Michael Vick, Uninteresting American

It's a tale of two cities: Atlanta and Philadelphia. But does Michael Vick's story still resonate? Jim McIsaac/Getty Images

Going into Week 13 of this NFL season, Michael Vick has only 6 more passing yards than I do.

And he is lucky to have them.

As one of this year's default narratives in the NFL, he's also lucky to have seen this week's big sporting story ("Chastened Vick Returns to the 404") overwhelmed by wall-to-wall coverage of Tiger Woods and His Fiery Return to Earth ("Escalade Escapade Endangers Tiger," etc., and so forth, world without end, amen).

Only Gloria Allred marks this week farther ahead on the futures market.

So while it turns out that Tiger is much more interesting than he lets on, it turns out that Michael Vick is, at least for this season, capable of being much less so. How long this Vick The Uninteresting lasts is a function of Mr. Vick's next contract I suppose, and his next port of call, as much as it is any genuine rebuilding of character he might have undertaken during his stay in prison, or with Tony Dungy. It takes an improbably long time, after all, to remake a soul.

Disclaiming all the usual disclaimers about race and other incendiaries, I have no wish to see Mr. Vick fail, but I have no vested interest in his success, either. The third act of his NFL story arc will play out as it plays out without any prompting from you or from me. He will make his decisions and live with the consequences, and like any one of us, Michael Vick will drift through the vacuum of a morally neutral universe until the very moment he no longer does so.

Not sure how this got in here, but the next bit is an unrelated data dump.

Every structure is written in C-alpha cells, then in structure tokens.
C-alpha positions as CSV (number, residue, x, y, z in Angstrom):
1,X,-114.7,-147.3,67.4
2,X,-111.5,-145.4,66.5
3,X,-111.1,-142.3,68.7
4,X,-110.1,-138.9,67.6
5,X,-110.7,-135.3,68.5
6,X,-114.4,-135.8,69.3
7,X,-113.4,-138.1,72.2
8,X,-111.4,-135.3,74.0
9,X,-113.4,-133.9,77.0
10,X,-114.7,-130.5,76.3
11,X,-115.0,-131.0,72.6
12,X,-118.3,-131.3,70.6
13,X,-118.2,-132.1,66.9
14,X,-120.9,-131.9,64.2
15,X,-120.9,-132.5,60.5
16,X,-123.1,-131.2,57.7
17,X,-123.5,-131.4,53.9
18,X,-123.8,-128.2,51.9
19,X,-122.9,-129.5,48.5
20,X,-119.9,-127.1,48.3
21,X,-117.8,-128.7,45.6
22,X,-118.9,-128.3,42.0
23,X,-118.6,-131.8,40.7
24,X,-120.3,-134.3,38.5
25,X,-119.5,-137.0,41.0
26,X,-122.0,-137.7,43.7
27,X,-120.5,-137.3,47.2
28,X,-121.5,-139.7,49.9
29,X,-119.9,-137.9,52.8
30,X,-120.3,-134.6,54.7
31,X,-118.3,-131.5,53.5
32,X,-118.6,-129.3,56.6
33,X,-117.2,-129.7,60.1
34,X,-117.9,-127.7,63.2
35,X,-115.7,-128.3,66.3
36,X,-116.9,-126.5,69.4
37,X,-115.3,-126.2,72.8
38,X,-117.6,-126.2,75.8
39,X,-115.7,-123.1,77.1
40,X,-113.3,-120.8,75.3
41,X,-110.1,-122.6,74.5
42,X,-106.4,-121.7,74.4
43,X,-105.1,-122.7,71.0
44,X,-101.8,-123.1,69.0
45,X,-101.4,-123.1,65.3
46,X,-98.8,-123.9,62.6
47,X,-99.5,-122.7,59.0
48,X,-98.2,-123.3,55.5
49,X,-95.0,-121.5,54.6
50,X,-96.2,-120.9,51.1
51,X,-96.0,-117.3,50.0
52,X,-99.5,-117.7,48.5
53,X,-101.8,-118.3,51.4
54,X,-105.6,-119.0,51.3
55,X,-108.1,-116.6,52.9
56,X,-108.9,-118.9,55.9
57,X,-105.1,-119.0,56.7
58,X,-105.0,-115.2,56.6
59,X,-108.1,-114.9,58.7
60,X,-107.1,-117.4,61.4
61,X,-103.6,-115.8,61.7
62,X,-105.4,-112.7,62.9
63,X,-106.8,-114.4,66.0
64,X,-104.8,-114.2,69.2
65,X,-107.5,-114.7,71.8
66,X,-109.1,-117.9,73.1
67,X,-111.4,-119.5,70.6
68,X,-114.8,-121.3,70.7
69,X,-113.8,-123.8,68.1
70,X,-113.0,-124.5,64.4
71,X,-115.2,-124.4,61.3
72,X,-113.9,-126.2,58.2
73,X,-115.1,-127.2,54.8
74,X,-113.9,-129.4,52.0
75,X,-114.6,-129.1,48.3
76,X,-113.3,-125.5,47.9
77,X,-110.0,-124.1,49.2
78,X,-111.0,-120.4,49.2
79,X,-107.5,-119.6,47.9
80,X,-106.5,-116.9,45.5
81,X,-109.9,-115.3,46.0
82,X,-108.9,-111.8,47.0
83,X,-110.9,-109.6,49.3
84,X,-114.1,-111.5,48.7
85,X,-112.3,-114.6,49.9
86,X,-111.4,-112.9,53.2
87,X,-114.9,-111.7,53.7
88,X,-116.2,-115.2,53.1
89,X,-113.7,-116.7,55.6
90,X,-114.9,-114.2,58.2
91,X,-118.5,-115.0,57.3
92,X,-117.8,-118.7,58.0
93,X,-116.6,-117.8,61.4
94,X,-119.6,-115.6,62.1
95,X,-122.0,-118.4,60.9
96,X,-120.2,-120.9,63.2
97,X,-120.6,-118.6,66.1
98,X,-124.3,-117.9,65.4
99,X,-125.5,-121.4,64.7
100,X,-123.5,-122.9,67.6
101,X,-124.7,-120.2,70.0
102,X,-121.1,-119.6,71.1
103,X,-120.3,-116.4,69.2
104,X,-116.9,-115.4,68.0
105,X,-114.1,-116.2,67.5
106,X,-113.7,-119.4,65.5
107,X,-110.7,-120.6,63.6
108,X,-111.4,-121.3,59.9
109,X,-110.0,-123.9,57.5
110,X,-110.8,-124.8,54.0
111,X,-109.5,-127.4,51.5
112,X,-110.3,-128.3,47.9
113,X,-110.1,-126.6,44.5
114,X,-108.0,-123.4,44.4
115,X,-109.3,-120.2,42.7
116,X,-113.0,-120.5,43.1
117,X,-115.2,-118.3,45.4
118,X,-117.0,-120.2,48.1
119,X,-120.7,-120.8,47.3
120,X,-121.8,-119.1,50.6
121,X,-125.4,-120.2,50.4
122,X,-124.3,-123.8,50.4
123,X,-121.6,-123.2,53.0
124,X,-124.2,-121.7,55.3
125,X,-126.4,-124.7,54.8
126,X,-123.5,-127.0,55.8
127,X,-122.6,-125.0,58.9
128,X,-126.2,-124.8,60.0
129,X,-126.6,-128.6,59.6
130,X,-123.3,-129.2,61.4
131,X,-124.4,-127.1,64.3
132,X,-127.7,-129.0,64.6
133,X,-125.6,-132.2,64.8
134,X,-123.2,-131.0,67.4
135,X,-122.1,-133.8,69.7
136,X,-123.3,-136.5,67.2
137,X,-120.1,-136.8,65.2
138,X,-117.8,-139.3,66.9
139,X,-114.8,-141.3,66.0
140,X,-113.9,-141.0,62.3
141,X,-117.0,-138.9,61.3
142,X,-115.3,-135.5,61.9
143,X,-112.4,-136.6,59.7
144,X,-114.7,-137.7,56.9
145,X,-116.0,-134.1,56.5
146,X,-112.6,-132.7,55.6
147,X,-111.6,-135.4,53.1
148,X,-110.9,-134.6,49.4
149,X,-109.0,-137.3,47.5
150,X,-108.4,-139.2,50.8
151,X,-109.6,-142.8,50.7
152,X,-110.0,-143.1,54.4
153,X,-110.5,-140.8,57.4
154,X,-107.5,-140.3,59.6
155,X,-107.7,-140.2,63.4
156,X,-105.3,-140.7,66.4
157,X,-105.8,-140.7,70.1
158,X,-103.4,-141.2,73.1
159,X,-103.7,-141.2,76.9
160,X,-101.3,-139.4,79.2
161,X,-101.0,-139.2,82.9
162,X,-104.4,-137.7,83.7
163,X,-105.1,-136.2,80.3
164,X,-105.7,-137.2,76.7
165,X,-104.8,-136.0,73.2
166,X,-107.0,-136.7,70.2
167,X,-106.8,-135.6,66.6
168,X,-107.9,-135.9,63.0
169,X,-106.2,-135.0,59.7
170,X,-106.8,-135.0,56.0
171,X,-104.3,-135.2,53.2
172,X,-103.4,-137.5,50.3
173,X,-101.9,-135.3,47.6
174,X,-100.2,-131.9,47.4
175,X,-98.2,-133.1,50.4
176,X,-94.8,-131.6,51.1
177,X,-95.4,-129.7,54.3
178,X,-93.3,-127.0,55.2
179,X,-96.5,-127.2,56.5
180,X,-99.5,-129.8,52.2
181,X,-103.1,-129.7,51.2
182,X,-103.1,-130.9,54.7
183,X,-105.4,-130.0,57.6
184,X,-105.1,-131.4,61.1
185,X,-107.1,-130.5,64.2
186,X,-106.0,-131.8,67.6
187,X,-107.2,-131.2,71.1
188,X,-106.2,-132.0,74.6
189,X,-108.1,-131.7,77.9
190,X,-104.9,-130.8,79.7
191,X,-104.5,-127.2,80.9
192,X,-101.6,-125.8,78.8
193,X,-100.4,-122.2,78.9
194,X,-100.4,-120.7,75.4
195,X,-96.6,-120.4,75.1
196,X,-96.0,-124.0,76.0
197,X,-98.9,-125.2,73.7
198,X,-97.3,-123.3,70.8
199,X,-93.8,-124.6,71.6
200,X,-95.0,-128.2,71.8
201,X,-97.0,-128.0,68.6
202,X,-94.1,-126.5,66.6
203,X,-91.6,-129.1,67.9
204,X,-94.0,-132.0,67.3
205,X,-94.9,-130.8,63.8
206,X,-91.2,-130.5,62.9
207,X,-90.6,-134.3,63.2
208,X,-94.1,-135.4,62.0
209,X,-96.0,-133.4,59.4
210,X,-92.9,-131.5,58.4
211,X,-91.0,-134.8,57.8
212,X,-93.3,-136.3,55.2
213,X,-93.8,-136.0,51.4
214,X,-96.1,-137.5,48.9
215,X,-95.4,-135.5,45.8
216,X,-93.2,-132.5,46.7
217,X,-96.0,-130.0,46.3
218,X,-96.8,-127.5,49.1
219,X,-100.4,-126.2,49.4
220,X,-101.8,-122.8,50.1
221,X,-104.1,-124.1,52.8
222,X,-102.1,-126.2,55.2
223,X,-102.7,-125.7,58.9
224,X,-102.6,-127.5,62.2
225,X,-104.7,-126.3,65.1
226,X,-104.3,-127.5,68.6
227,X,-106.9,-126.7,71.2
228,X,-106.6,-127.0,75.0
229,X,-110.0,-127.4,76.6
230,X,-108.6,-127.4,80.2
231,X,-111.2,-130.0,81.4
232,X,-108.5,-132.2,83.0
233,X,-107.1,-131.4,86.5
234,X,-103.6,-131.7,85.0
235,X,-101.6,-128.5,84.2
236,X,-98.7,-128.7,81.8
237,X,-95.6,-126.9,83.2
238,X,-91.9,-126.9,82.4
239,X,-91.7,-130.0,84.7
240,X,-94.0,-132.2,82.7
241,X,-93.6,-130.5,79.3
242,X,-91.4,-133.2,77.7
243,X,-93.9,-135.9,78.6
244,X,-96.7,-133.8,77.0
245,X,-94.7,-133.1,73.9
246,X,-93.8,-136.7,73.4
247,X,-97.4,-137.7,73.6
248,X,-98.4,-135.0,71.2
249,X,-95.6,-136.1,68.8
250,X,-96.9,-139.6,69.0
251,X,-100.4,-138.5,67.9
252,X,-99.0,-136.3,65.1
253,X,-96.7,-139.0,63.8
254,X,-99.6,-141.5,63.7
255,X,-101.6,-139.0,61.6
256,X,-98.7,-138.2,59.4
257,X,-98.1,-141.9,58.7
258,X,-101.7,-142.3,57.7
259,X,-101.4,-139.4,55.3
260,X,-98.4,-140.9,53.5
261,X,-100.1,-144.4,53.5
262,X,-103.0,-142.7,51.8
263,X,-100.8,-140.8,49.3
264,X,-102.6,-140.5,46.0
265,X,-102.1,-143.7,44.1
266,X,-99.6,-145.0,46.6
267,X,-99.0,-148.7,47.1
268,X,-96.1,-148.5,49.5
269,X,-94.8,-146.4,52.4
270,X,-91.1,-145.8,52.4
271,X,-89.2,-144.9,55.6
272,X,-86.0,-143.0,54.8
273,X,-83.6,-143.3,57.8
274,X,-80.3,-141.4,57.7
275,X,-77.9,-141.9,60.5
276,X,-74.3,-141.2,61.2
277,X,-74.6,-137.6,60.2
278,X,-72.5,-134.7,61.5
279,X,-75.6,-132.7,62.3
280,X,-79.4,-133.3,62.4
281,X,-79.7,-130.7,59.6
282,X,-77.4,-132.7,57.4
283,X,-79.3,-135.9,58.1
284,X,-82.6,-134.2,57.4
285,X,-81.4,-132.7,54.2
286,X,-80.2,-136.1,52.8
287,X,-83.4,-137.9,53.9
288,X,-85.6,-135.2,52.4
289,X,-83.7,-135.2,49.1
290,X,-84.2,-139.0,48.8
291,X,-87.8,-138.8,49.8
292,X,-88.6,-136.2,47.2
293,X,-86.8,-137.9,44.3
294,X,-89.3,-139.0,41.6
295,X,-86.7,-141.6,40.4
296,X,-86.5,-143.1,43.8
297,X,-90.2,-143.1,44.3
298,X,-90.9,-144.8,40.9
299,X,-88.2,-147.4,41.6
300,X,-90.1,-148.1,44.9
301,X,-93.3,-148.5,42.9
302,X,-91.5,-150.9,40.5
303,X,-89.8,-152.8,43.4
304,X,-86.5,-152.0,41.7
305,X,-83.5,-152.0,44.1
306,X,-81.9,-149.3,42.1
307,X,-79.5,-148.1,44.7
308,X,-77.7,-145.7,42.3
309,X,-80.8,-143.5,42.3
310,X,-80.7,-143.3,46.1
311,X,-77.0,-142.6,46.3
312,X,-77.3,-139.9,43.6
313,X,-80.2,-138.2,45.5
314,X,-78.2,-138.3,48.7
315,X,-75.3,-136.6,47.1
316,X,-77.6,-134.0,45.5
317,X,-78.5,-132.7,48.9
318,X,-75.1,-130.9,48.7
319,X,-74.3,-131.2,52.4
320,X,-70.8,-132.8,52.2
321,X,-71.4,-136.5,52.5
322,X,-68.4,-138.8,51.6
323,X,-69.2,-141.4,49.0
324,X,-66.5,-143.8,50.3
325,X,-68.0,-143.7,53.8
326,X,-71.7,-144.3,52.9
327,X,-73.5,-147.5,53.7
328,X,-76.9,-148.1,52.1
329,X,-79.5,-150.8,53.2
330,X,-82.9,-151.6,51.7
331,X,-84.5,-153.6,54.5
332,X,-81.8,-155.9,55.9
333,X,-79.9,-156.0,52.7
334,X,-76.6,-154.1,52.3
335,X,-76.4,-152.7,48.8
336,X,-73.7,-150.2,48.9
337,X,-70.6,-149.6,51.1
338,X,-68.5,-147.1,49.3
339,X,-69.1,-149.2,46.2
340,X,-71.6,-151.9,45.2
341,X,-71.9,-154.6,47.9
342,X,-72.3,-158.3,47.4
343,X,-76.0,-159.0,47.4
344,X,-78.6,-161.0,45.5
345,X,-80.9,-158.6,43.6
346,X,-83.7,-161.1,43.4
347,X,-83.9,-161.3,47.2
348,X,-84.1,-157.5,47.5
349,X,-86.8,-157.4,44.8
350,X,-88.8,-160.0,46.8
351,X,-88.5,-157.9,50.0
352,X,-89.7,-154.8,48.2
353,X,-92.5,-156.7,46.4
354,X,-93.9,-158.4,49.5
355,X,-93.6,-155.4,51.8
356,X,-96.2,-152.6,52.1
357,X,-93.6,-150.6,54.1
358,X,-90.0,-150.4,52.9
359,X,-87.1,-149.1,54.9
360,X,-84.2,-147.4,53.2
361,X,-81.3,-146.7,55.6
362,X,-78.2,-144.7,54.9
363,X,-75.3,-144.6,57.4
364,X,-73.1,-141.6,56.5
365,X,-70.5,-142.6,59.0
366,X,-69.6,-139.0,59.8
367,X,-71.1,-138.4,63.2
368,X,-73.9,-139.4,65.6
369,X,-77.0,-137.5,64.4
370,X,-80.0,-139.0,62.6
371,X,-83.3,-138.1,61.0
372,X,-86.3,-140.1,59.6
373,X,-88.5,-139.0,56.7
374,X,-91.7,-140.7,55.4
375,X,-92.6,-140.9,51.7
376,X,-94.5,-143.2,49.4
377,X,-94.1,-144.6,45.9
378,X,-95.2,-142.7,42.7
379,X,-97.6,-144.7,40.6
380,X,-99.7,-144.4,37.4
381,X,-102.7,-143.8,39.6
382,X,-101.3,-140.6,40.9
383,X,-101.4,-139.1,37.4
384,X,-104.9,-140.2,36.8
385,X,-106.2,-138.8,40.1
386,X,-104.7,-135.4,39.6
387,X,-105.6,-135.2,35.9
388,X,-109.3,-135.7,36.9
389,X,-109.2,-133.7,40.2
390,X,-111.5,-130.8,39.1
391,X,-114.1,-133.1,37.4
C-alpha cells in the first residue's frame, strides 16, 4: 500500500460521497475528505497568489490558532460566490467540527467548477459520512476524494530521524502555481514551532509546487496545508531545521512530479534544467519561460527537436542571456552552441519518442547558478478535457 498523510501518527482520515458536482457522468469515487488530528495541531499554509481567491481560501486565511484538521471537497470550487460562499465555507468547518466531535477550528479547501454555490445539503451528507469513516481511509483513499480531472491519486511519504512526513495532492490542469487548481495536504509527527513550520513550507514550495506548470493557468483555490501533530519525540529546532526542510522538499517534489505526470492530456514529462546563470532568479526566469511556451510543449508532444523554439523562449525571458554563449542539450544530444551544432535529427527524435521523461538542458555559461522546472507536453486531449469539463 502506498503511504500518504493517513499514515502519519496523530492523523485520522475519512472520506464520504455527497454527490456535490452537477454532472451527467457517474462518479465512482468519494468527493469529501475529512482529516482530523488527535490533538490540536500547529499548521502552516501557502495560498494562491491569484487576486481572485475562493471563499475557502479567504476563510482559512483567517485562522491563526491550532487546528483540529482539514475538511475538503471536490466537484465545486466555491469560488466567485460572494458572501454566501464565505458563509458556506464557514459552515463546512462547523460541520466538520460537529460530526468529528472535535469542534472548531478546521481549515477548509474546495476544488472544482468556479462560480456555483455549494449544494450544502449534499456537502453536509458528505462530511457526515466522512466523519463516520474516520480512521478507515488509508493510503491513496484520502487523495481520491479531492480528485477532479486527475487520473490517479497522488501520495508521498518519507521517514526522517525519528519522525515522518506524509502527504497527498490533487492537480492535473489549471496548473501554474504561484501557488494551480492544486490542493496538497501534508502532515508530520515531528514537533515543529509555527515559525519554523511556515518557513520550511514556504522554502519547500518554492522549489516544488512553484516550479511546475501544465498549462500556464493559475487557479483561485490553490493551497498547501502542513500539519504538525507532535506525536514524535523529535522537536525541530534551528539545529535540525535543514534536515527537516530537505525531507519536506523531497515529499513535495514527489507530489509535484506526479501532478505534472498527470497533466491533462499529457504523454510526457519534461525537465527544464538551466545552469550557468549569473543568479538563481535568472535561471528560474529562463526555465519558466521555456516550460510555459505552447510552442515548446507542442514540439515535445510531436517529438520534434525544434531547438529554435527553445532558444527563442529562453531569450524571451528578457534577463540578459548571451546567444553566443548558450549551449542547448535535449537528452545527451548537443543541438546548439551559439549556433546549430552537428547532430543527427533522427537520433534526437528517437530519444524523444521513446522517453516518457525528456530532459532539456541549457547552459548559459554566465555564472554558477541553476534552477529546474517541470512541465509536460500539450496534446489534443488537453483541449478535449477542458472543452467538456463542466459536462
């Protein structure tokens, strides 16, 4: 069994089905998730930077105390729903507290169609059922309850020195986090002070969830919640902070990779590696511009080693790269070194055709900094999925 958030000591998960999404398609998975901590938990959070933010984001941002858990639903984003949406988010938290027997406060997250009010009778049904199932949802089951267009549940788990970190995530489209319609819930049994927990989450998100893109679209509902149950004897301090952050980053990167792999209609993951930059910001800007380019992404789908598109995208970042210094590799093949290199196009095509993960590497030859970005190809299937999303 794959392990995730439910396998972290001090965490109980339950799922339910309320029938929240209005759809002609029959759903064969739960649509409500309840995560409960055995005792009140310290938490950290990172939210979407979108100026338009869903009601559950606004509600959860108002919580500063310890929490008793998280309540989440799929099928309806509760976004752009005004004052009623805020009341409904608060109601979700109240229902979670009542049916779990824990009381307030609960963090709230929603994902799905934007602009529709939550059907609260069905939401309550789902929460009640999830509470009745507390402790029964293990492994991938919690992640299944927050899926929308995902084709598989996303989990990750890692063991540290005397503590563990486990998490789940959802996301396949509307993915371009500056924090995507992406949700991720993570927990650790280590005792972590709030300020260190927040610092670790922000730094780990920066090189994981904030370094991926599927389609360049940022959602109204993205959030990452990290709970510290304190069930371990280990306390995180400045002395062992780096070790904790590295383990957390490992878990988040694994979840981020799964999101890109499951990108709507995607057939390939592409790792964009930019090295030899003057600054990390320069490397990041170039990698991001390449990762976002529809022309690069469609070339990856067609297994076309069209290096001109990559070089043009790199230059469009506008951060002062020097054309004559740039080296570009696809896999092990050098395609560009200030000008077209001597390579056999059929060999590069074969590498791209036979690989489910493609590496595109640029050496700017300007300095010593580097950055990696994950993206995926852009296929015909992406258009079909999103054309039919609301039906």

Thus it seems likely that Mr. Vick will be greeted in Atlanta this weekend with equal and opposite measures of affection and derision: a polite wash between love, indifference and loathing. And another week's worth of 72-point headlines and feature stories will have come and gone, signifying … just what exactly?

Because it seems to me now that the truest weirdness of reality television is in how it managed to become reality itself. How it boomeranged those headlines and puff pieces back at us to infect and overtake the everyday. The arc of celebrity in America, once a thing manufactured only in Hollywood or New York, is now a nationwide cottage industry, with fame available to anyone with a smart phone and a willingness to hoard the text messages or dirty photos of a famous lover.

But take heart, if only a little. Mr. Woods will pay some steep future price for his lunatic indiscretions.

Nor will Mr. Vick get off scot-free, as the comments following this little item in a recent issue of USA Today prove. That page may be pink, sure, but those folks are ALL-CAPS ANGRY! I'M SO MAD I COULD CAPS-LOCK!

And as the public sorts through its conflicting feelings about Mr. Vick's right to run and throw for money, or to walk idly past a pet store, and Mr. Woods' right to shame his wife and children and ruin his marriage, there is of course a certain amount of opportunism at work among my colleagues and me in the vampire press.

Because here among the deep thinkers and the sycophants, the Twitterati and the snipers and the choir boys, among the scolds and the moral relativists, the jugheads and the skeptics and the naifs, the he-men woman-haters and the sob sisters and the dipsomaniacs, you'll be surprised to learn that some of us are self-promoting cynics, too, whose only interest is in newsstand sales, page views and in becoming recognizable enough for the free upgrade to business class.

This is your American press -- from the White House to the outhouse to the House That Ruth Built -- as fickle and weak and inconstant as any human heart.